The antiepileptic drug levetiracetam appears to be safe and effective prophylactic treatment option for an episodic migraine, according to a systematic review published in the Journal of Clinical Pharmacy and Therapeutics.
A migraine is a common and costly neurological disorder that affects approximately 1 of every 7 people annually. Pharmacological therapy for prevention of the disease is warranted when patients experience at least 6 headache days, 4 headache days with at least some impairment or 3 headache days with severe impairment or requiring bed rest in a month.
K. Watkins and his associates conducted a literature review to assess the safety and efficacy of levetiracetam for migraine prophylaxis.
The authors did a systematic search in MEDLINE, EMBASE, and CENTRAL regarding migraine disorders and efficacy of levetiracetam.
Out of the total 11 articles that were included for review, 2 were retrospective chart reviews, 4 were randomized placebo or active comparator‐controlled trials, and the remaining 5 were prospective open‐label studies.
The authors found that all the studies showed a statistically significant decrease in headache frequency per month compared to baseline or placebo when used for the treatment of an episodic migraine (2.96‐10.9 headache/month decrease), and 57.9%‐100% of patients had at least a 50% decrease in headache frequency from baseline.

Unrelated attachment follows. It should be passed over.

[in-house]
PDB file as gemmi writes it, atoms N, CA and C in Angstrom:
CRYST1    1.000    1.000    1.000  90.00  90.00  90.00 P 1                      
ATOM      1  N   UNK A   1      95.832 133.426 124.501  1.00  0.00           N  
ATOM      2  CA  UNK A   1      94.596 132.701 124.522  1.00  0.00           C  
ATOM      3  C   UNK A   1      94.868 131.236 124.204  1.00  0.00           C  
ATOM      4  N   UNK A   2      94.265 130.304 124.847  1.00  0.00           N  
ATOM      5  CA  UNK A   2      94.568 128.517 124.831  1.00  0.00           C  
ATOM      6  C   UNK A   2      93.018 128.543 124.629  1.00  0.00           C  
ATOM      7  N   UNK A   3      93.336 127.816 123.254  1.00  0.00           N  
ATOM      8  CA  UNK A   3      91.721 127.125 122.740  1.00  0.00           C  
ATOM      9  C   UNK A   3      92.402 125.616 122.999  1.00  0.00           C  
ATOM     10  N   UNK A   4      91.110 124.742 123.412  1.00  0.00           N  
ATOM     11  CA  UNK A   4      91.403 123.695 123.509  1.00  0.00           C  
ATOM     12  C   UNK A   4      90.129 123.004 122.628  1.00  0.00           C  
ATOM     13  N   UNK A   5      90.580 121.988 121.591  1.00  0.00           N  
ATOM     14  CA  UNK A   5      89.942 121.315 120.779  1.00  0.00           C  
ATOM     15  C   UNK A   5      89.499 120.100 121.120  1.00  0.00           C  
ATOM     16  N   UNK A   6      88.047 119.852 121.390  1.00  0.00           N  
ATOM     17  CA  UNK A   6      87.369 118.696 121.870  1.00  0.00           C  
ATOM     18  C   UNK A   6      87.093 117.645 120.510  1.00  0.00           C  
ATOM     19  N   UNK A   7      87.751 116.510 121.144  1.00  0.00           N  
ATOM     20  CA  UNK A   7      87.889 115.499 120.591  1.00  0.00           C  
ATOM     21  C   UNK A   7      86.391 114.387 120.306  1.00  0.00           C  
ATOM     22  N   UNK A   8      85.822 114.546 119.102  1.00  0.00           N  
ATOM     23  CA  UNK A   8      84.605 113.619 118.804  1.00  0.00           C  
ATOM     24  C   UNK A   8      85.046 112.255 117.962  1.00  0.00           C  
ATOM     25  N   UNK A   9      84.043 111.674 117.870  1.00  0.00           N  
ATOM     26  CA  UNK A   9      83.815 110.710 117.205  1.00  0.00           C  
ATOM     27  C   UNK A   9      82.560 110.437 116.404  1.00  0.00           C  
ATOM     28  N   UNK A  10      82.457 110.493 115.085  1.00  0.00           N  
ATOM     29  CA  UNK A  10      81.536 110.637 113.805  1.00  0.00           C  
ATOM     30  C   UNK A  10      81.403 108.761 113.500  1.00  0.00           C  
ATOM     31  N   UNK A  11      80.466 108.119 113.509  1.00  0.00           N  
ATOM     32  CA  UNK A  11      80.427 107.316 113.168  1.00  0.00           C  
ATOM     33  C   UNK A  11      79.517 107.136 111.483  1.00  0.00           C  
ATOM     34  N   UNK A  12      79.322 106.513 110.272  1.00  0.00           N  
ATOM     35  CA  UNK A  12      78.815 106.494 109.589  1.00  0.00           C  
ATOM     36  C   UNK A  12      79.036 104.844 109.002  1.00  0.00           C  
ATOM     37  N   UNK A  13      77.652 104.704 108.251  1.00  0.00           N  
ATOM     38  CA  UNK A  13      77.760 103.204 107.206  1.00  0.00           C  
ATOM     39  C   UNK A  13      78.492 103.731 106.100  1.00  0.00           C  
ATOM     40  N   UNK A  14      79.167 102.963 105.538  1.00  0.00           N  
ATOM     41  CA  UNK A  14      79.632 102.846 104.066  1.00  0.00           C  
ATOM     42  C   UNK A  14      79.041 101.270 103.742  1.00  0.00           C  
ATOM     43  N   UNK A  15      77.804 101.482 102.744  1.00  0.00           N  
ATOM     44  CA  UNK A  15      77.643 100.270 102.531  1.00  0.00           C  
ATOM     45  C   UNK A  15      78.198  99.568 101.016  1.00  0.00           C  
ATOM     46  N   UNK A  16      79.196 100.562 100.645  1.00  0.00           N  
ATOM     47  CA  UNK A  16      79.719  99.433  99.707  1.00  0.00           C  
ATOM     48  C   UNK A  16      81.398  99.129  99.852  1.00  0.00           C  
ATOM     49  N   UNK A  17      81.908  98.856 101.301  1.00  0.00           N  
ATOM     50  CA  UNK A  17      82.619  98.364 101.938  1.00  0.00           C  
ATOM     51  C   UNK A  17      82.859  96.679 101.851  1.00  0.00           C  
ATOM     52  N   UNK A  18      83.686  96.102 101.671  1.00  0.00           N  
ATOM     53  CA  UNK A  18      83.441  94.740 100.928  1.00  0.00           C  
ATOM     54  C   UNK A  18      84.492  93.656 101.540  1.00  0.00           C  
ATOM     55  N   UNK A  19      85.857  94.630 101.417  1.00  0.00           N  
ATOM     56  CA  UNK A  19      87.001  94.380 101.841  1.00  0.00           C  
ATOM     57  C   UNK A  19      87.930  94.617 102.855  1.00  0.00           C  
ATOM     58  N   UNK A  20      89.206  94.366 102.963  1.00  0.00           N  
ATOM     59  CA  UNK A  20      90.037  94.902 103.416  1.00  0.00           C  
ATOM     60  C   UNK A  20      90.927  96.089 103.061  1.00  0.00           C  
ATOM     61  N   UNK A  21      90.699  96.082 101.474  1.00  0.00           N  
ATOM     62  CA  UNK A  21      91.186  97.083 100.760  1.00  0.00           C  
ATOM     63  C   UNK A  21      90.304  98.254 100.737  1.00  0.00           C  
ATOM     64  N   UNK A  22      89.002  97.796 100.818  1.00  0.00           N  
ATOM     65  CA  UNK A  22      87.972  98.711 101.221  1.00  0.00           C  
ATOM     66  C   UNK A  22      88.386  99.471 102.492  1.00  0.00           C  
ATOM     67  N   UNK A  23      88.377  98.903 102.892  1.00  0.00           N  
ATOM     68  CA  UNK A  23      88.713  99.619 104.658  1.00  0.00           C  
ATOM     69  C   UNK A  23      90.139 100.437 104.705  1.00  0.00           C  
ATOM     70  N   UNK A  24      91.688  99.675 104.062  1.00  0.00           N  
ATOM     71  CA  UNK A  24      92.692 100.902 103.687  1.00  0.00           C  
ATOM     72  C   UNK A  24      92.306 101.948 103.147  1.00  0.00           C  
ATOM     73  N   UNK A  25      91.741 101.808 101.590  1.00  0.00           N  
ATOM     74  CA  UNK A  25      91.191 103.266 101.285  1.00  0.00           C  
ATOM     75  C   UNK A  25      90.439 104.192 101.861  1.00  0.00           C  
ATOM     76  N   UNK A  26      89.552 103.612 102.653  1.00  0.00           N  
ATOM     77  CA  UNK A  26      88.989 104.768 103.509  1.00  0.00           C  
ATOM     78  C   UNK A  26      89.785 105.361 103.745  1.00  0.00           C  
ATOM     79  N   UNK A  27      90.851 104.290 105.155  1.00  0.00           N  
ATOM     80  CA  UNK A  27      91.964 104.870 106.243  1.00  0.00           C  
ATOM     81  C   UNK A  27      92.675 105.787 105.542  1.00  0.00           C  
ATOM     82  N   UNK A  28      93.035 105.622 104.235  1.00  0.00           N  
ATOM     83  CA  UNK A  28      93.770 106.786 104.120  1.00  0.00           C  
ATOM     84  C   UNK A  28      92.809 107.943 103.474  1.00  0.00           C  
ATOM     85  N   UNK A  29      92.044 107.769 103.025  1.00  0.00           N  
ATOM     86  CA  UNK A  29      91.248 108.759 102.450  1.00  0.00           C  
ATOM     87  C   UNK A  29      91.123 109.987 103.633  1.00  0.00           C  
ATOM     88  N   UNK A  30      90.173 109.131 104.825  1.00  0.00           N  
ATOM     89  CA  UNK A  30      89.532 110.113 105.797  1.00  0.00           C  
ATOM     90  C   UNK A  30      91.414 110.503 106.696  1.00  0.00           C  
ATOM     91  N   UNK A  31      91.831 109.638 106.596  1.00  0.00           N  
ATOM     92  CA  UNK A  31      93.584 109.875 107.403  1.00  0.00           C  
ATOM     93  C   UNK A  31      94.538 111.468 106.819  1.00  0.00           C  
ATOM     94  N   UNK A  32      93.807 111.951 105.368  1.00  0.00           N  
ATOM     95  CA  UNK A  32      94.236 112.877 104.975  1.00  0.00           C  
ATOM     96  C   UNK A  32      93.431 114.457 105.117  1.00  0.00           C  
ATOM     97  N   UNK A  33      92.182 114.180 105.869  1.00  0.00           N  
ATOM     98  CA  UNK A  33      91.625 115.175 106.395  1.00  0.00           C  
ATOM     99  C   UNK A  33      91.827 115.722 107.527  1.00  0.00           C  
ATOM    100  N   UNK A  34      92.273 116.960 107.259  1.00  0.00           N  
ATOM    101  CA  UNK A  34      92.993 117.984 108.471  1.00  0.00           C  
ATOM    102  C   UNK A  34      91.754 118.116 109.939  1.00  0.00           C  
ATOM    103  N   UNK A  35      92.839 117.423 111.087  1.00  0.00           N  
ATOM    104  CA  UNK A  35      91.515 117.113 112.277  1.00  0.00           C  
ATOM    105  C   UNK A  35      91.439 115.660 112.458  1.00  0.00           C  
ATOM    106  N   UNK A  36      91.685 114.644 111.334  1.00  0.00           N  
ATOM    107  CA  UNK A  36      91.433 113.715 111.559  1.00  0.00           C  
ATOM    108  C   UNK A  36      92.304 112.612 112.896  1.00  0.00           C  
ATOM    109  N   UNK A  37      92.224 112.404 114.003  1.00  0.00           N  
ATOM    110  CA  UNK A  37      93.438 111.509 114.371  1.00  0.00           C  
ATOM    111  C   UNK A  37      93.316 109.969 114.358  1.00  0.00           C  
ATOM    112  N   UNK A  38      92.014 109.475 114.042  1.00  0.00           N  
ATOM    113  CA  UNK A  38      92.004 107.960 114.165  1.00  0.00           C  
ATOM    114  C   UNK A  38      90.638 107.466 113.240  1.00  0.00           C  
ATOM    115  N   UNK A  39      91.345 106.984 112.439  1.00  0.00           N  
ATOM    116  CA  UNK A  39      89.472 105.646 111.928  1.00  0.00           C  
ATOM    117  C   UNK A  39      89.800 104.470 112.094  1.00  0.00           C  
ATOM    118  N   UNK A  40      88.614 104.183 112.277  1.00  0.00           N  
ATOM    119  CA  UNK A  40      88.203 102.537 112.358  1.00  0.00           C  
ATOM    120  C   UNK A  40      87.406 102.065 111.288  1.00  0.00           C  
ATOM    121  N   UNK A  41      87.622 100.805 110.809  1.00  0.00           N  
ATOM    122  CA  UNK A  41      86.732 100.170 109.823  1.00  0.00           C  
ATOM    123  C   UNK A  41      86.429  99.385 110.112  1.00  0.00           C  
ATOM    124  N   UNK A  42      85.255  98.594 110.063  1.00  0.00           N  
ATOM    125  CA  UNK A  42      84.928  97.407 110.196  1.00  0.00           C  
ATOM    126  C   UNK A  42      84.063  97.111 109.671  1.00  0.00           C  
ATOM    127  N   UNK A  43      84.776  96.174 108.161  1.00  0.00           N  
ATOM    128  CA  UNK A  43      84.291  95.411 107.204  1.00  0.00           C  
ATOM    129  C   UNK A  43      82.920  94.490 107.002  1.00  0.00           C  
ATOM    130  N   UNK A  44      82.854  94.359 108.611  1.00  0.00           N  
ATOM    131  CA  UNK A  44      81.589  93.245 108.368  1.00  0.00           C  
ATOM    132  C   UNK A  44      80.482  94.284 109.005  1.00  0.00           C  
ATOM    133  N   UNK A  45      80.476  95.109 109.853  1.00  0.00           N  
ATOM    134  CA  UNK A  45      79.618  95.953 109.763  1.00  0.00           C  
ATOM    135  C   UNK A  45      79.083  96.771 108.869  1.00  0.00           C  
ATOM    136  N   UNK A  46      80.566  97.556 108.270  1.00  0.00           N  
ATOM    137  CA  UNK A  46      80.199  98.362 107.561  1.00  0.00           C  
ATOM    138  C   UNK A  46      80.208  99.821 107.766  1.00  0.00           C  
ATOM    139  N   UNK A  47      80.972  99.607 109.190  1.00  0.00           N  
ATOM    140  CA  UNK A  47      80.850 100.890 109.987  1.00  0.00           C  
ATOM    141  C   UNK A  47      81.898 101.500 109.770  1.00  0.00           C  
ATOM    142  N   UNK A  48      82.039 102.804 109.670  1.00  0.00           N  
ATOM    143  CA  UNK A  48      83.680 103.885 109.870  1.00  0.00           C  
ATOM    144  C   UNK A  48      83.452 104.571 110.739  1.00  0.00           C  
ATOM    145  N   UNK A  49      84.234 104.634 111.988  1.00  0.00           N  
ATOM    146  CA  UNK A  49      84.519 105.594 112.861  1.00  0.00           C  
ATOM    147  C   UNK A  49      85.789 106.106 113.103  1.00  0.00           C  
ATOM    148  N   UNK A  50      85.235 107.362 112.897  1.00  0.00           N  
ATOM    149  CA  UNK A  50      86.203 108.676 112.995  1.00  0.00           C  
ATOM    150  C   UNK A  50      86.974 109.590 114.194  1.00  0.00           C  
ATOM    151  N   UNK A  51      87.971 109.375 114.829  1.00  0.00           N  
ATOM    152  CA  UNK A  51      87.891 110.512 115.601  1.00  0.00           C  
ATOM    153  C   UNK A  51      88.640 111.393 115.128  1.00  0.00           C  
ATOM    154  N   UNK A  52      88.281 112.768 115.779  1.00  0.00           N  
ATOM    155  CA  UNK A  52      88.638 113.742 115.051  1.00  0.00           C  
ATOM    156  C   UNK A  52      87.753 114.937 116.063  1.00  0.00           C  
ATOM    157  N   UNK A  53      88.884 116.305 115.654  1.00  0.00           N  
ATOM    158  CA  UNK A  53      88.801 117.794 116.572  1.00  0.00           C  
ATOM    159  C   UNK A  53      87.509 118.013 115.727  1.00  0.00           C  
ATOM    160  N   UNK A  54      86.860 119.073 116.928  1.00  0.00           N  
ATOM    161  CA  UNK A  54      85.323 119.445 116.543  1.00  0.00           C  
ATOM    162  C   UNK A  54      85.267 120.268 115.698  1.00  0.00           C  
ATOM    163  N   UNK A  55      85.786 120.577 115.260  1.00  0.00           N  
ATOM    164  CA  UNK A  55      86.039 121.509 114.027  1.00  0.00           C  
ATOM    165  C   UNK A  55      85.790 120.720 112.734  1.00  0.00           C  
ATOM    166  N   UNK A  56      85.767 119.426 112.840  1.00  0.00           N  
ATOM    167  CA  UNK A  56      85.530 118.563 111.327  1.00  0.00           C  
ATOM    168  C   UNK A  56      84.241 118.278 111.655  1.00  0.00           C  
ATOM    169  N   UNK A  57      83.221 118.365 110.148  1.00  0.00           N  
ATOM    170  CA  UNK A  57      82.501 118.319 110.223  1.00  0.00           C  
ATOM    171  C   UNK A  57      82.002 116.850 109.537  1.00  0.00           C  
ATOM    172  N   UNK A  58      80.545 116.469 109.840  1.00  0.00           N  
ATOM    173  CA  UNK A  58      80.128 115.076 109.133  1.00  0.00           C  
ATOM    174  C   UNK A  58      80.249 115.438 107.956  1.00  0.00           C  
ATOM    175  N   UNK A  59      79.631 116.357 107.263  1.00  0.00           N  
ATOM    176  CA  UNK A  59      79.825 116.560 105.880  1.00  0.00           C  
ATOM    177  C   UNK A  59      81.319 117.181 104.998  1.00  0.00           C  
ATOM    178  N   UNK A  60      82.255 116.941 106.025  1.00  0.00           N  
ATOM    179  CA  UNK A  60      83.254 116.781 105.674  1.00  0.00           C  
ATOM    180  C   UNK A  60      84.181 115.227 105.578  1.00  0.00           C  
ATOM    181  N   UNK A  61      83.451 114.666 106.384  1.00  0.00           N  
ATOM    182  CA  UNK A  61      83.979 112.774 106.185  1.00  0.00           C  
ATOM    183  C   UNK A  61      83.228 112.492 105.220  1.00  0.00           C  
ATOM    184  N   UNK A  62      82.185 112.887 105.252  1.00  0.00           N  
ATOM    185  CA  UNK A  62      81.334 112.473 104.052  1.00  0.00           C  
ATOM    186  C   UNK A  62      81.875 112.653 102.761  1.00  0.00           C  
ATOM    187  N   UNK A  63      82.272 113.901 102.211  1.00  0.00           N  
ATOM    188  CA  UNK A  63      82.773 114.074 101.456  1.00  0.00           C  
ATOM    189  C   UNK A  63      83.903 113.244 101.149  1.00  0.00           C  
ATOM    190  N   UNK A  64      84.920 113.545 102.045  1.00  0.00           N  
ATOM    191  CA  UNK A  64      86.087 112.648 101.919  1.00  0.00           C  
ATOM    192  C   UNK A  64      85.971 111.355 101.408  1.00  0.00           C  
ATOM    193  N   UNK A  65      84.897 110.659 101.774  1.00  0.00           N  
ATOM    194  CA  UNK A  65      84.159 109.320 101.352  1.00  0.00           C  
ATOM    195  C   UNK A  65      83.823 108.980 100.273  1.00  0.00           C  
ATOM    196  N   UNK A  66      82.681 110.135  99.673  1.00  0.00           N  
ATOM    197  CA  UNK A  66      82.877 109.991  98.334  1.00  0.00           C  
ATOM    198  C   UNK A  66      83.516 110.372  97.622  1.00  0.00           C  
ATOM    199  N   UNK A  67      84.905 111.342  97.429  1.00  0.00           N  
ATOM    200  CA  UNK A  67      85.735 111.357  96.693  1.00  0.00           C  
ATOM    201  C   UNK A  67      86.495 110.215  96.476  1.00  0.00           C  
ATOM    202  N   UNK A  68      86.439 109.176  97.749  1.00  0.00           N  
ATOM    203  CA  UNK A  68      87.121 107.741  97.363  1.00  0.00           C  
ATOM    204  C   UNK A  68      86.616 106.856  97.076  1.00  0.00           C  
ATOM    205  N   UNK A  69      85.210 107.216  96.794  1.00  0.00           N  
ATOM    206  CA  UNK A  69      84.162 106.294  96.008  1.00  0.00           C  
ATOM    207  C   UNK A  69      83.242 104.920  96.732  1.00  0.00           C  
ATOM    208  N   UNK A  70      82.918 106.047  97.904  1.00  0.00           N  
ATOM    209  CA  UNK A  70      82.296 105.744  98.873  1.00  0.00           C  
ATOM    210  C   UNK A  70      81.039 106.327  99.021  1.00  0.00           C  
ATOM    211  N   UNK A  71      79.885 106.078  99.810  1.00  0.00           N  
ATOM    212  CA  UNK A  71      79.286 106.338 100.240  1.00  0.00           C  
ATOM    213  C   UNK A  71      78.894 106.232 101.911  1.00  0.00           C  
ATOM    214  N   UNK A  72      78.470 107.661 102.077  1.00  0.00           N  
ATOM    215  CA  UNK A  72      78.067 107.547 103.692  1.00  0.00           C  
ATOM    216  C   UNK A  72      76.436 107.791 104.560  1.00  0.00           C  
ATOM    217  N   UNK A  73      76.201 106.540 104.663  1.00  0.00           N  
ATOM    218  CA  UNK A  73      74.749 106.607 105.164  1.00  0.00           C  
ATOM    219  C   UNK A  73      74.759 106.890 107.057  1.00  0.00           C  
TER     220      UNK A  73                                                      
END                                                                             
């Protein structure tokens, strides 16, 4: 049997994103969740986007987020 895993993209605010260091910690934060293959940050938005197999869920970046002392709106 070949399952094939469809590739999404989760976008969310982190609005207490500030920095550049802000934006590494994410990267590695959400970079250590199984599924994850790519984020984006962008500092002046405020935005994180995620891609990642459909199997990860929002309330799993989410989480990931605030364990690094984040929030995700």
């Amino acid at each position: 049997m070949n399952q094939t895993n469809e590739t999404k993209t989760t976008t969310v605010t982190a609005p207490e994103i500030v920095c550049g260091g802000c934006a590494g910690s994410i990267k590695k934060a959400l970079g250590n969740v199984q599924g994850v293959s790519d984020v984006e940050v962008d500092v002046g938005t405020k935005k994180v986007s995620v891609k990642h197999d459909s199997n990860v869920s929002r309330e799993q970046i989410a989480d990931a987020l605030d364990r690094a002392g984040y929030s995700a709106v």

The most common adverse effects observed included somnolence, dizziness, and behavioral effects but no discontinuation was required.
The study concluded that Levetiracetam appears to be well‐tolerated and may be a relatively safe and effective alternative treatment option for episodic migraine prophylaxis in adults who are unable to tolerate or who have failed previous therapies. Overall, levetiracetam appears to have similar efficacy in episodic migraine prophylaxis as seen with other AEDs.However, the insufficient evidence is available to determine the drug’s efficacy in a chronic migraine.
Levetiracetam currently has FDA‐approved indications for adjunctive therapy for myoclonic, partial and tonic‐clonic seizure. Typical dosing for seizures in adults is 500 mg once daily titrated to a maximum of 3000 mg/d (1500 mg twice daily)
For more information log on to https://doi.org/10.1111/jcpt.12715